Food prices force consumer cut-backs

23 October 2008

Households are cutting back on their weekly grocery shop, with food sales falling at their fastest rate since records began in 1986.

The latest retail sales figures from the Office for National Statistics show high street sales are growing at their slowest rate in two and a half years, as consumers shun the shops.

Food sales have taken a particular hit, actually falling by 0.1% between July and September. In comparison, non-food sales increased by 3% during the period, and non-high street retail sales increased by 12%. However, the month of September saw activity on the high street all but dry up, with total sales down 0.4%.

Purchases of items such as fashion and household goods took a particular hit, falling 2.3% and 2% respectively.

The rising cost of food seen this year is likely to be a key cause of falling sales; recent research revealed that the cost of food has increased by nearly 30% in the past 12 months with households spending an extra £1,404 a year on their groceries.

Economists say the figures could have been worse, but still indicate a trend away from spending as households tighten their belts ahead of a recession.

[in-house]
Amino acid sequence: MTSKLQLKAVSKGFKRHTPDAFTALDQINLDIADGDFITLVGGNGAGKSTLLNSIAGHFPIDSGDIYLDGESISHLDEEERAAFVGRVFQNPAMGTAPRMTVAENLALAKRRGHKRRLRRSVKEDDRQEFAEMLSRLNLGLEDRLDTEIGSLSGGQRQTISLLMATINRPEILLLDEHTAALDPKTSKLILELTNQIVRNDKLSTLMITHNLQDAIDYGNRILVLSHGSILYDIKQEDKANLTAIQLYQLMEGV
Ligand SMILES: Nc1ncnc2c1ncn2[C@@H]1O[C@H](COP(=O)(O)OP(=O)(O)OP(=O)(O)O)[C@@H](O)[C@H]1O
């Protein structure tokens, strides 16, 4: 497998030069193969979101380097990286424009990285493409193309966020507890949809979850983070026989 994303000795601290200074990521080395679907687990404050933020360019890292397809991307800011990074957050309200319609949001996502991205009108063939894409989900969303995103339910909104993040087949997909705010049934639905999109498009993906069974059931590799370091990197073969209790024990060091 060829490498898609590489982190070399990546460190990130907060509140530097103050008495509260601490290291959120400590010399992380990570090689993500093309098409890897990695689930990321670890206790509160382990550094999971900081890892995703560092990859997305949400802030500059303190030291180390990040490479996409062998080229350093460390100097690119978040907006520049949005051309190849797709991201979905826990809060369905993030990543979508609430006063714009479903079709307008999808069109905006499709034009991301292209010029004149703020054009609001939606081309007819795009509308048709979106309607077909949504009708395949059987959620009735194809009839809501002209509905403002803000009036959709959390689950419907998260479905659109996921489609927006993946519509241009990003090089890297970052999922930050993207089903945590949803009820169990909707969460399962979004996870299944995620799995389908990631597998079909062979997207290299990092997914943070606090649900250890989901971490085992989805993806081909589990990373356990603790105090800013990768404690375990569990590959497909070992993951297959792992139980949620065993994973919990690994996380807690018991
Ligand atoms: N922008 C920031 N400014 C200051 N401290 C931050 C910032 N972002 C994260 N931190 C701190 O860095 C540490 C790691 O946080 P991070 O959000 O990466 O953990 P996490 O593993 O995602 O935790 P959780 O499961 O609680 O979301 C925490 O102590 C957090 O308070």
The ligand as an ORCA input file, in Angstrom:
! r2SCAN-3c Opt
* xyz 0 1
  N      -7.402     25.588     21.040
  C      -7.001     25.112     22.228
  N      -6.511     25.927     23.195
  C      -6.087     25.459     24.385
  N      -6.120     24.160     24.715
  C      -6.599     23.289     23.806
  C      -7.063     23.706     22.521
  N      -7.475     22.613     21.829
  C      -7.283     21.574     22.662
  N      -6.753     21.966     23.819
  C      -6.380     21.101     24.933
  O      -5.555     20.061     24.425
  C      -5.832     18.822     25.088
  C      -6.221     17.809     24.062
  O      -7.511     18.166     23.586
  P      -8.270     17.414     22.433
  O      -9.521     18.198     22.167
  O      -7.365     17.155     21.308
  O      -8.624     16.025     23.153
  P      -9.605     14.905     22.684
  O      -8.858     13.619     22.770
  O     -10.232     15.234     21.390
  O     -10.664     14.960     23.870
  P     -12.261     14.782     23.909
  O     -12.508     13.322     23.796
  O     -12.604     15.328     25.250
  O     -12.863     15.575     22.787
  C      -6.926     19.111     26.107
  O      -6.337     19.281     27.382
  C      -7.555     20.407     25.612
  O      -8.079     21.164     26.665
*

Vicky Redwood, UK economist at Capital Economics, says: “A much sharper slowdown is likely in the coming months, though. House prices are still falling, unemployment rising and credit conditions tightening.

“We expect overall real consumer spending to fall by around 1.5% next year – with the retail sector perhaps seeing an even sharper drop in sales.”

The figures come in the same week that fashion giant Arcadia, which owns Topshop and Miss Selfridge, reported a 6% fall in annual profits to £275.3 million. DSG International, the owner of Currys and PC World, has reported a 7% drop in sales in the six months to October, while sales at Homebase and Argos fell 10.3% and 3% respectively in the half year to August.

The outlook for retailers also looks grim; Sony has cut its forecast for annual profits by nearly 60%, while Amazon recently warned that it may miss its Christmas sale targets.

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